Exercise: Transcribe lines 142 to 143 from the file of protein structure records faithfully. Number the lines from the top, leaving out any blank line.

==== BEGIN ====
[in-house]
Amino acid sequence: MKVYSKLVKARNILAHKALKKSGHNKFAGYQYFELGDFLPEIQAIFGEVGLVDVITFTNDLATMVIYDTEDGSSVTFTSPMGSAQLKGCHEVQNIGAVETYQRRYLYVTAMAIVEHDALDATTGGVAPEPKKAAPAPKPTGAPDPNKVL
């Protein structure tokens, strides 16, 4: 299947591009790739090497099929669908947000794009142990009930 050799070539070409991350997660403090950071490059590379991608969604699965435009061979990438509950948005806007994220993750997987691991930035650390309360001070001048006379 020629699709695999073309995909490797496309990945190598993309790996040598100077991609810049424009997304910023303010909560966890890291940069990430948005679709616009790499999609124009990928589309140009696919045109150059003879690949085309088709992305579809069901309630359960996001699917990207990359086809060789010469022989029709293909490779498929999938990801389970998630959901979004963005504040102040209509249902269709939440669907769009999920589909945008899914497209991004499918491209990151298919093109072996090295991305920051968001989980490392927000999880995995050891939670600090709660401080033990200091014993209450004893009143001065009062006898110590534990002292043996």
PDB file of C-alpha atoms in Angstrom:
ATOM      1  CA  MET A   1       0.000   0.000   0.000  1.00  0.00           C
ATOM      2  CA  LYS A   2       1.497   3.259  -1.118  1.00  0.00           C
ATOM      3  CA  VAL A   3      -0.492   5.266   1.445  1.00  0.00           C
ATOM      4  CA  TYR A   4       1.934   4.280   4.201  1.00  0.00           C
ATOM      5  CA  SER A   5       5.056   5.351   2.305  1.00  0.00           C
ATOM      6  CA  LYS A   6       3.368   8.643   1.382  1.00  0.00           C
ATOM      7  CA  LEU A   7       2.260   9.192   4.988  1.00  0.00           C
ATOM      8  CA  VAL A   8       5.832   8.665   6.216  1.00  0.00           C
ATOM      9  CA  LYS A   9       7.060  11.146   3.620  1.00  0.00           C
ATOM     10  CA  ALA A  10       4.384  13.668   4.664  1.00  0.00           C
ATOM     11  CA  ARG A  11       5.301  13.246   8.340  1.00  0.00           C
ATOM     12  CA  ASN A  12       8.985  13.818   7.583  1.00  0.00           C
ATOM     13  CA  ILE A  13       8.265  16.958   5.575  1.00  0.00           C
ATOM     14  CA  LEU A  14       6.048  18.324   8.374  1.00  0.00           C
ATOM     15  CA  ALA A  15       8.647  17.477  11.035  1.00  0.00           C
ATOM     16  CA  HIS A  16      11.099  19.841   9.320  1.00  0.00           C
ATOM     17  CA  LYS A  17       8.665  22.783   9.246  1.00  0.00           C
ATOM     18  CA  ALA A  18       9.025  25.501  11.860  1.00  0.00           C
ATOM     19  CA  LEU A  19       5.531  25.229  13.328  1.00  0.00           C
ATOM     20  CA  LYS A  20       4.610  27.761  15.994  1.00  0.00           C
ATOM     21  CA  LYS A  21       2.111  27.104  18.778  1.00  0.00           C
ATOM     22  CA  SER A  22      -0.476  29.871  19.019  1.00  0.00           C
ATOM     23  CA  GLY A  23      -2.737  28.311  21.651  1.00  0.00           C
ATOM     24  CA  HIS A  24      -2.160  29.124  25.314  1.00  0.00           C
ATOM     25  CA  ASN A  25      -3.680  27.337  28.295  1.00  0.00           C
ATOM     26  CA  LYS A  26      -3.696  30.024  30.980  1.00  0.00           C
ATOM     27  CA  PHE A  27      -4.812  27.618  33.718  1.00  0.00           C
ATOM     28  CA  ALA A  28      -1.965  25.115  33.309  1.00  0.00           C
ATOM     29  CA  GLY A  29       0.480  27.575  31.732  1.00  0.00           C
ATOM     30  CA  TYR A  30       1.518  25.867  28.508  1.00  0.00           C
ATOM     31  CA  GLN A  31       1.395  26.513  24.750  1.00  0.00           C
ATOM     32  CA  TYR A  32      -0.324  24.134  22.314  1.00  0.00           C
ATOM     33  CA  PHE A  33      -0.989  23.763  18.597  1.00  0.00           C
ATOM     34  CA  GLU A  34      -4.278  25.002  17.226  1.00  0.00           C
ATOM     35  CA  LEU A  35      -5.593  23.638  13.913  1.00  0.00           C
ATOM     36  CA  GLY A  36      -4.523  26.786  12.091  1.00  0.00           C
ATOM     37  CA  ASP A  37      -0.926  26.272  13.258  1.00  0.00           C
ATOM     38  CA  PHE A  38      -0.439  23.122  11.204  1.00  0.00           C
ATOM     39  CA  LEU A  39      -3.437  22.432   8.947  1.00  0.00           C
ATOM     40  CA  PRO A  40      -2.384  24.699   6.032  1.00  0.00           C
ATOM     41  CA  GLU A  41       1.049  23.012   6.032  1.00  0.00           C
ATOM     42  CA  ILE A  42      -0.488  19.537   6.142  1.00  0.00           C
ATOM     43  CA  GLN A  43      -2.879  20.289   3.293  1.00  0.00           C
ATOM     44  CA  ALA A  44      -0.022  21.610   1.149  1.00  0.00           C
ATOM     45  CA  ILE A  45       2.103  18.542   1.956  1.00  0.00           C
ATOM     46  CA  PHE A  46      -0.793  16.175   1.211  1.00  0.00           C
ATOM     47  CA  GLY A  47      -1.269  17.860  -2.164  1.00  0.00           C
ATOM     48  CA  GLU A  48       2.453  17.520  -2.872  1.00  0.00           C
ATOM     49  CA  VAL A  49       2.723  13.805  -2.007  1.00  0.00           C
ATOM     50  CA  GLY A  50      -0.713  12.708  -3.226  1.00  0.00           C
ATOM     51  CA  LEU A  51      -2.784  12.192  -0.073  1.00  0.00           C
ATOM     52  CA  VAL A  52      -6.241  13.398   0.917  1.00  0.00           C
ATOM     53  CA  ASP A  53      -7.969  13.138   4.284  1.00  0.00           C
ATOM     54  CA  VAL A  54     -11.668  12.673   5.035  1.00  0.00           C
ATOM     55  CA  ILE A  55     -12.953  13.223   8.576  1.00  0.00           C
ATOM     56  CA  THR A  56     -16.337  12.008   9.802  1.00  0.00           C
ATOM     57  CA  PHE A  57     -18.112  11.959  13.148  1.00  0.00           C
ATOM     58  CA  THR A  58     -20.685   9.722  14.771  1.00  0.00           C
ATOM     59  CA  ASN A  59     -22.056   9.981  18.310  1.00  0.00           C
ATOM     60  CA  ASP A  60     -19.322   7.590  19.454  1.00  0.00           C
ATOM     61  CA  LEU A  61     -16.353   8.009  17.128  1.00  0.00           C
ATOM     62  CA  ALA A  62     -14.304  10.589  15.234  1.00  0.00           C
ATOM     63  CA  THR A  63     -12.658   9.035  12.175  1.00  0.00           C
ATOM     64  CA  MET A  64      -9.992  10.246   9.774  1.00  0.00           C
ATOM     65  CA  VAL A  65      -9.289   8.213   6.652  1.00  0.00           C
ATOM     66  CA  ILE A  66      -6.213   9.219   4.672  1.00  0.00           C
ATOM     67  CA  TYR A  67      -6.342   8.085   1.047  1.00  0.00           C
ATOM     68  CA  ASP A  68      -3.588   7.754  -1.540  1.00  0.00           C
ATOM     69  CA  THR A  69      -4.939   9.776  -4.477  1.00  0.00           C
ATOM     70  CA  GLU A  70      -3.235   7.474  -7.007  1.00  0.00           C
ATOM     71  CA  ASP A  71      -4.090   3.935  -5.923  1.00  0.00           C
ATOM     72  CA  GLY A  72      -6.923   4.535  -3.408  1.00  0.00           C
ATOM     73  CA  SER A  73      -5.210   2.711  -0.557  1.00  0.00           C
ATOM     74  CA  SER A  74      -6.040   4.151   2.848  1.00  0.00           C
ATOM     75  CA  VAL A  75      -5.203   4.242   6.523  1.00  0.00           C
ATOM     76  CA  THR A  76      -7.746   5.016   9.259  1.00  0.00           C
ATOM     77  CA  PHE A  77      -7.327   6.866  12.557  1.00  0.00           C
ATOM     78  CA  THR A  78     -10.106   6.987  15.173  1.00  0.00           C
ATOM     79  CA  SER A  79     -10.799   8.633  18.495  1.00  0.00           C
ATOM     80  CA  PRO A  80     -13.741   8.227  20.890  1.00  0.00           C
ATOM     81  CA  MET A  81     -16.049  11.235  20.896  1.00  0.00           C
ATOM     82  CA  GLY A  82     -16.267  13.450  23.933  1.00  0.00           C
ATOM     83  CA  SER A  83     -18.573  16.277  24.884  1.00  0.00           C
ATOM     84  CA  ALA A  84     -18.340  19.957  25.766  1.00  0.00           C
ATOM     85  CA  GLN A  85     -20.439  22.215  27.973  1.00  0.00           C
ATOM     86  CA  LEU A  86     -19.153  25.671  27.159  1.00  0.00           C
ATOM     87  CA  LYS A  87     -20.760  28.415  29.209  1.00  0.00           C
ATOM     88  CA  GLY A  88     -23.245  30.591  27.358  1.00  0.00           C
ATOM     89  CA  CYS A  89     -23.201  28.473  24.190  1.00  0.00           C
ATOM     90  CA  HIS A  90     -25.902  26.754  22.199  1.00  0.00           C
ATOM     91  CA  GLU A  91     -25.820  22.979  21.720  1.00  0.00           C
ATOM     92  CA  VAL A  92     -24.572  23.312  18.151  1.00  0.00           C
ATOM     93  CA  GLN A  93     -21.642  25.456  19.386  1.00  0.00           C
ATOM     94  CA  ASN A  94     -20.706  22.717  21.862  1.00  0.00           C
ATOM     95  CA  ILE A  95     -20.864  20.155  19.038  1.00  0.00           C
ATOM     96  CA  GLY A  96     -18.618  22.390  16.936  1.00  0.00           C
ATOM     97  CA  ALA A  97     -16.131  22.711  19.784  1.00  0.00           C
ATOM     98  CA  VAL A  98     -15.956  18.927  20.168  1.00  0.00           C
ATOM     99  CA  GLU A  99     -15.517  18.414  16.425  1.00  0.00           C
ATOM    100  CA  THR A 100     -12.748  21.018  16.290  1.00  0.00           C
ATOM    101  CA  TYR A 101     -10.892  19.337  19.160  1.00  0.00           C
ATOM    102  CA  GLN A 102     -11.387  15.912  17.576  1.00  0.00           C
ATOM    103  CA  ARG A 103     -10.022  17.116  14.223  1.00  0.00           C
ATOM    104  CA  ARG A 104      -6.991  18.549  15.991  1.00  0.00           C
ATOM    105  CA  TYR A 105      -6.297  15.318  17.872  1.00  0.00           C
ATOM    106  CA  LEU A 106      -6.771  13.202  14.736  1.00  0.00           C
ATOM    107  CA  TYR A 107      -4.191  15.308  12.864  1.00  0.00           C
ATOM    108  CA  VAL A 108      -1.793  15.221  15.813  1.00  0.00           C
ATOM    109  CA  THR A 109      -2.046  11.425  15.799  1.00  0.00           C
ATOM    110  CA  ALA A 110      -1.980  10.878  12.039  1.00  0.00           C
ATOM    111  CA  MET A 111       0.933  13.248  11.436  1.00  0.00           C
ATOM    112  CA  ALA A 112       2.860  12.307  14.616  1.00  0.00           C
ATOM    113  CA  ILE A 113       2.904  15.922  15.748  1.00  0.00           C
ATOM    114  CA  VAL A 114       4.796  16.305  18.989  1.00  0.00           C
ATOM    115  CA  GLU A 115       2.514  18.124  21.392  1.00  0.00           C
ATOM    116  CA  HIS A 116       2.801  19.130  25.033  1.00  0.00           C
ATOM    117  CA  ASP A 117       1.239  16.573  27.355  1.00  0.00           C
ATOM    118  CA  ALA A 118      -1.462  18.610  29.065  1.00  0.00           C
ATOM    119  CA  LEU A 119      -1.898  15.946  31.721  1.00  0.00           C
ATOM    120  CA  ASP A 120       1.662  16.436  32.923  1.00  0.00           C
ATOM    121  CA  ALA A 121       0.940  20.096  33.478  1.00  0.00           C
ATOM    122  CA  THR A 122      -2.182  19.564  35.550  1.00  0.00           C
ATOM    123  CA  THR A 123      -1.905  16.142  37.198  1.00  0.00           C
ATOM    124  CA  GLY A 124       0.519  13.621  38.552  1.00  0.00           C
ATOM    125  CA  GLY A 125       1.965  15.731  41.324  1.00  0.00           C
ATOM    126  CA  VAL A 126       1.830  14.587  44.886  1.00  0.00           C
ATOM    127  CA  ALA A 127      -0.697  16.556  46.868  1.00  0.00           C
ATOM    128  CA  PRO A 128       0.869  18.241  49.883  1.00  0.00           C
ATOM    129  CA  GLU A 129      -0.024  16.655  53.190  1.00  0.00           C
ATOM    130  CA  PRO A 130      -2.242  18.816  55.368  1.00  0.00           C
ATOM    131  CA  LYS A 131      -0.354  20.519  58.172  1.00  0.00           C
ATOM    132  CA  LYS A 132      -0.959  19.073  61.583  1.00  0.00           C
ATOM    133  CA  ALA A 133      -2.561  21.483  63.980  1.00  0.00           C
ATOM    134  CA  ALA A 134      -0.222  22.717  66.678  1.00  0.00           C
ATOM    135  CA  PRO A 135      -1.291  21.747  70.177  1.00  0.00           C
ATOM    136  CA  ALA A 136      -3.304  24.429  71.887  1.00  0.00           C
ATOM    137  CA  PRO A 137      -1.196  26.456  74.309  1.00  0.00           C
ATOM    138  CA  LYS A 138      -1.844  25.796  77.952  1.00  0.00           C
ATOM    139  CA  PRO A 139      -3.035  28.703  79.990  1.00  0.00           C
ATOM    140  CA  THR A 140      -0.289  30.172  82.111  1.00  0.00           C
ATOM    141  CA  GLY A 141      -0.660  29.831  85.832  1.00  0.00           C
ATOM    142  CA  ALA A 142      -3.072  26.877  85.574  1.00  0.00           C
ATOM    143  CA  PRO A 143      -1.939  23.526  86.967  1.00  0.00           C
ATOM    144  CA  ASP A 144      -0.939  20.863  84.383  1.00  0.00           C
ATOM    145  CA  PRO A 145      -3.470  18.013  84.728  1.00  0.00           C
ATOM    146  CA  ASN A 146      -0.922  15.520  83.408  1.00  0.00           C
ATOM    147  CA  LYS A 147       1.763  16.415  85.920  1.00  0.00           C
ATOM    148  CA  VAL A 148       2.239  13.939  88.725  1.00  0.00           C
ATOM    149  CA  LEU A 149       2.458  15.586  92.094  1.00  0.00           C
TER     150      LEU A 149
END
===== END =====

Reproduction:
ATOM    138  CA  LYS A 138      -1.844  25.796  77.952  1.00  0.00           C
ATOM    139  CA  PRO A 139      -3.035  28.703  79.990  1.00  0.00           C